Saturday, March 21, 2015

Tip #5 - First 300 km tips

A 300 km is the first real stepping stone into ultra riding for most riders - it is the longest ride they have started.  It involves riding in darkness at least a bit, and it is long enough that most people have time to bonk and recover for the first time.   Or at least bonk and endure.

  • Riding collectively is different than group riding.
  • RUSA rules on lights and reflective gear are herd knowledge about staying alive.
  • In the dark, randonneurs typically slow down and ride together. 
  • Experience riding through a bonk or some pain.
  • Riding for 15 hours is a week worth of work-outs - taper!
  • Pre-inspect your bike - tires, brakes, etc.
  • RBAs do what they do to help riders succeed.
  • There is no SAG.


- Riding collectively is different than group riding. 
  • Randonneurs often do ride in groups.  With some exceptions, they don't worry about group integrity.  People come, people go.  Everyone has things to deal with on their own timeline.   Practices change a bit after dark. 
  • Keeping another rider in sight is a form of group riding.  To keep someone in sight without going crazy, you have to really suppress the "cheetah sighting the gazelle" syndrome - automatically wanting to catch.
  • It's amazing when you ride between two controls and never see a soul. Then at the next control, you overlap with a group of rider that are literally just minutes before and after you on the road.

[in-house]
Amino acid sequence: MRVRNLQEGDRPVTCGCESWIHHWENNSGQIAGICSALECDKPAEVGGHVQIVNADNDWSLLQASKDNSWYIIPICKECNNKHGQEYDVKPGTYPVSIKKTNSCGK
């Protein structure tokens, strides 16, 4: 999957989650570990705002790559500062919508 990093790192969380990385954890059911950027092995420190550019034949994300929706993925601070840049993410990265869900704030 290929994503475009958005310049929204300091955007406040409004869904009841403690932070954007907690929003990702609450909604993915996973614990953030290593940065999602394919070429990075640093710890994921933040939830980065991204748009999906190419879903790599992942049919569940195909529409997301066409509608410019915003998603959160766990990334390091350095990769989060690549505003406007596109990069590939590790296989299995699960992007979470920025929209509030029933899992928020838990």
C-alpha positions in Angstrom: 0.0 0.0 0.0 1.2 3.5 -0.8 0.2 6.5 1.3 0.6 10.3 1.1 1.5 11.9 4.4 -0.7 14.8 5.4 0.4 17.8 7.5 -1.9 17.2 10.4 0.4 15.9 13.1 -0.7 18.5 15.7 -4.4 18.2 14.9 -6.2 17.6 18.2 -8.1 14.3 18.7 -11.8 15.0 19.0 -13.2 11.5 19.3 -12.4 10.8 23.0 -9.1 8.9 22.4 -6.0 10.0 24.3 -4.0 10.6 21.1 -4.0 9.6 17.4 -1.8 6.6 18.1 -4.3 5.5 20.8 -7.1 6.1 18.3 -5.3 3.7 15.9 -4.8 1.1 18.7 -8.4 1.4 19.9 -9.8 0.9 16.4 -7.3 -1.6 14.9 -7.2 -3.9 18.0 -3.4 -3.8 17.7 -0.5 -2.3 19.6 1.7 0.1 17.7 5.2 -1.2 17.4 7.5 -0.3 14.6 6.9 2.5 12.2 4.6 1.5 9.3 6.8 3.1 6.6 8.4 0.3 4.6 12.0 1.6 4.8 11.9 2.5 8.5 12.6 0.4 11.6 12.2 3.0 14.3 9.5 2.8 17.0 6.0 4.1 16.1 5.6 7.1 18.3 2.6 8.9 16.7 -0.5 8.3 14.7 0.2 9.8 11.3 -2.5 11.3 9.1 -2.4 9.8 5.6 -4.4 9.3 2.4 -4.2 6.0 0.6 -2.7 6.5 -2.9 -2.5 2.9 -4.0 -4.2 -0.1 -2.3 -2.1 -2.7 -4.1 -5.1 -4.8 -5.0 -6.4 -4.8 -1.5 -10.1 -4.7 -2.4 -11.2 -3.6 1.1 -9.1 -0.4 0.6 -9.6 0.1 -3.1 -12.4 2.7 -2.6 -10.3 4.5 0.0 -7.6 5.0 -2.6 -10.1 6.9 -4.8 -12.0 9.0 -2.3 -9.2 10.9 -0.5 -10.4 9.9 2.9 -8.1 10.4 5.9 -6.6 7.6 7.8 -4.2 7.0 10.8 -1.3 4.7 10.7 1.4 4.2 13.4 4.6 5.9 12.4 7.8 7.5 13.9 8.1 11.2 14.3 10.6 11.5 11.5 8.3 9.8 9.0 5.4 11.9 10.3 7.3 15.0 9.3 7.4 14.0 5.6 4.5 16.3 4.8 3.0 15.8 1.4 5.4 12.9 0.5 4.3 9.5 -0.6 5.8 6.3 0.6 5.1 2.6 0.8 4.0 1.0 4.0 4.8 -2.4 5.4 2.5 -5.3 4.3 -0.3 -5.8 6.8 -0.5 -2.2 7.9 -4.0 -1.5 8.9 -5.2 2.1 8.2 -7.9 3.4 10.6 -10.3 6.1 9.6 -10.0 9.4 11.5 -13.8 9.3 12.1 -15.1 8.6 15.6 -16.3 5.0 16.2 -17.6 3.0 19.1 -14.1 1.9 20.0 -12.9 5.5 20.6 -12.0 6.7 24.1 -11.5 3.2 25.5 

-  RUSA rules on lights and reflective gear are herd knowledge about staying alive. 
  • You can either view the RUSA rules on reflective gear as bothersome, or you can view them as the herd knowledge about staying alive in low light situations.  Don't cut corners:  Stay alive.
  • Tail lights should be on solid red as a courtesy to other other riders.  Blinking lights make it difficult for riders behind you to see.
  • Your tail-lights should not be aimed where other riders eyes normally are if you are riding in a group.
  • Blinking tail-lights are illegal in France.
  • I generally ride with 3 or 4 tail lights.  One is an emergency backup.
  • Redundancy is good in lighting!

-  In the dark, randonneurs typically slow down and ride together. 
  • Randonneurs typically start riding together after dark for increased safety.  I do so less than most.  In Eastern PA there is a group that builds as the last riders are swept up on the road. 
  • People that meet at the last control before darkness often start riding together.  It is a courtesy to have the conversation if people want to ride together or not.  Our last leg on the Kitten and Puppies 300 km utilizes several busy highways - including Rt 51.  Do band together for safety on Rt 51.  
  • Most randonneurs put on reflective gear and night wear at the last control before dark.  I like to wait until sunset - it keeps me from overheating - and gives me a reason to stop.  Any low light situation any time of day - have your lights on and reflective gear on.

- Experience riding through a bonk or some pain.
  • 300k is long enough that people riding it for the first time are likely to bonk at some point.  Except in randonneuring, most cyclists stop when they bonk.  Learning to ride through a bonk is a new experience for most.  Eat, take it easy, and you will recover.
  • Ditto you may well have some pain and get an hour or so to wonder about the wonders of modern medicine as you wait for Aleve or similar to take effect.
  • I need to take a longer break every 100 miles or so.